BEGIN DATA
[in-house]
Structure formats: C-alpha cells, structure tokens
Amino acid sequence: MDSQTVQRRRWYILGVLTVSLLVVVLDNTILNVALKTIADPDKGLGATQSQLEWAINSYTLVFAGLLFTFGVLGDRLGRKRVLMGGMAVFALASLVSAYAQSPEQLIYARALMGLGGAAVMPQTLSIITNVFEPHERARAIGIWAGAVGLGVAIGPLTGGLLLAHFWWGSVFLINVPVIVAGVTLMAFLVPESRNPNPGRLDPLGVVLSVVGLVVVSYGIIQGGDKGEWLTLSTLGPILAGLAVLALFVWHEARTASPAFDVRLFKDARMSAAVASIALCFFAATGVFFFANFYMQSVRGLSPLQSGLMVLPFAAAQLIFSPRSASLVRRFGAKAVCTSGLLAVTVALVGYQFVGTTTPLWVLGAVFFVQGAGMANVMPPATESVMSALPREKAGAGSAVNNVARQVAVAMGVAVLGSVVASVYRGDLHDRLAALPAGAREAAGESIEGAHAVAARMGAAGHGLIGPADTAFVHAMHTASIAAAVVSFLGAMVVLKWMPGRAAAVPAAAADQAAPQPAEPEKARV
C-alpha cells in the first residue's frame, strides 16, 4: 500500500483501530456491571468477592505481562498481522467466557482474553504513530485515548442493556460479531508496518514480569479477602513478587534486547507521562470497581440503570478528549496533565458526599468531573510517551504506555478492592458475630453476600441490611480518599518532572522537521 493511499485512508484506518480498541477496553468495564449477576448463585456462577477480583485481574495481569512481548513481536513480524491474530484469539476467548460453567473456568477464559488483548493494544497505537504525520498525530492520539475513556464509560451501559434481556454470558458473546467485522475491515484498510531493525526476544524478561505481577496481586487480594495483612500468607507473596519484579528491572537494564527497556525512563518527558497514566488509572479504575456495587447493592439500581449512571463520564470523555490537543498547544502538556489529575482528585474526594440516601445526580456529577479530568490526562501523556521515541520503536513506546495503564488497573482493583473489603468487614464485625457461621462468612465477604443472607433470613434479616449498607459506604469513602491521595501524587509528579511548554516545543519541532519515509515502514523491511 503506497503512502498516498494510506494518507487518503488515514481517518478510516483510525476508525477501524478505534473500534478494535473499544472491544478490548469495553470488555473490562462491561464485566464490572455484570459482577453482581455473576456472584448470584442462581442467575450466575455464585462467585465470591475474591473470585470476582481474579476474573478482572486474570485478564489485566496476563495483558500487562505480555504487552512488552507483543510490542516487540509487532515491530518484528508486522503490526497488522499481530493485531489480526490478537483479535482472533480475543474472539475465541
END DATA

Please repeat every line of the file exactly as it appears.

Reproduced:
[in-house]
Structure formats: C-alpha cells, structure tokens
Amino acid sequence: MDSQTVQRRRWYILGVLTVSLLVVVLDNTILNVALKTIADPDKGLGATQSQLEWAINSYTLVFAGLLFTFGVLGDRLGRKRVLMGGMAVFALASLVSAYAQSPEQLIYARALMGLGGAAVMPQTLSIITNVFEPHERARAIGIWAGAVGLGVAIGPLTGGLLLAHFWWGSVFLINVPVIVAGVTLMAFLVPESRNPNPGRLDPLGVVLSVVGLVVVSYGIIQGGDKGEWLTLSTLGPILAGLAVLALFVWHEARTASPAFDVRLFKDARMSAAVASIALCFFAATGVFFFANFYMQSVRGLSPLQSGLMVLPFAAAQLIFSPRSASLVRRFGAKAVCTSGLLAVTVALVGYQFVGTTTPLWVLGAVFFVQGAGMANVMPPATESVMSALPREKAGAGSAVNNVARQVAVAMGVAVLGSVVASVYRGDLHDRLAALPAGAREAAGESIEGAHAVAARMGAAGHGLIGPADTAFVHAMHTASIAAAVVSFLGAMVVLKWMPGRAAAVPAAAADQAAPQPAEPEKARV
C-alpha cells in the first residue's frame, strides 16, 4: 500500500483501530456491571468477592505481562498481522467466557482474553504513530485515548442493556460479531508496518514480569479477602513478587534486547507521562470497581440503570478528549496533565458526599468531573510517551504506555478492592458475630453476600441490611480518599518532572522537521 493511499485512508484506518480498541477496553468495564449477576448463585456462577477480583485481574495481569512481548513481536513480524491474530484469539476467548460453567473456568477464559488483548493494544497505537504525520498525530492520539475513556464509560451501559434481556454470558458473546467485522475491515484498510531493525526476544524478561505481577496481586487480594495483612500468607507473596519484579528491572537494564527497556525512563518527558497514566488509572479504575456495587447493592439500581449512571463520564470523555490537543498547544502538556489529575482528585474526594440516601445526580456529577479530568490526562501523556521515541520503536513506546495503564488497573482493583473489603468487614464485625457461621462468612465477604443472607433470613434479616449498607459506604469513602491521595501524587509528579511548554516545543519541532519515509515502514523491511 503506497503512502498516498494510506494518507487518503488515514481517518478510516483510525476508525477501524478505534473500534478494535473499544472491544478490548469495553470488555473490562462491561464485566464490572455484570459482577453482581455473576456472584448470584442462581442467575450466575455464585462467585465470591475474591473470585470476582481474579476474573478482572486474570485478564489485566496476563495483558500487562505480555504487552512488552507483543510490542516487540509487532515491530518484528508486522503490526497488522499481530493485531489480526490478537483479535482472533480475543474472539475465541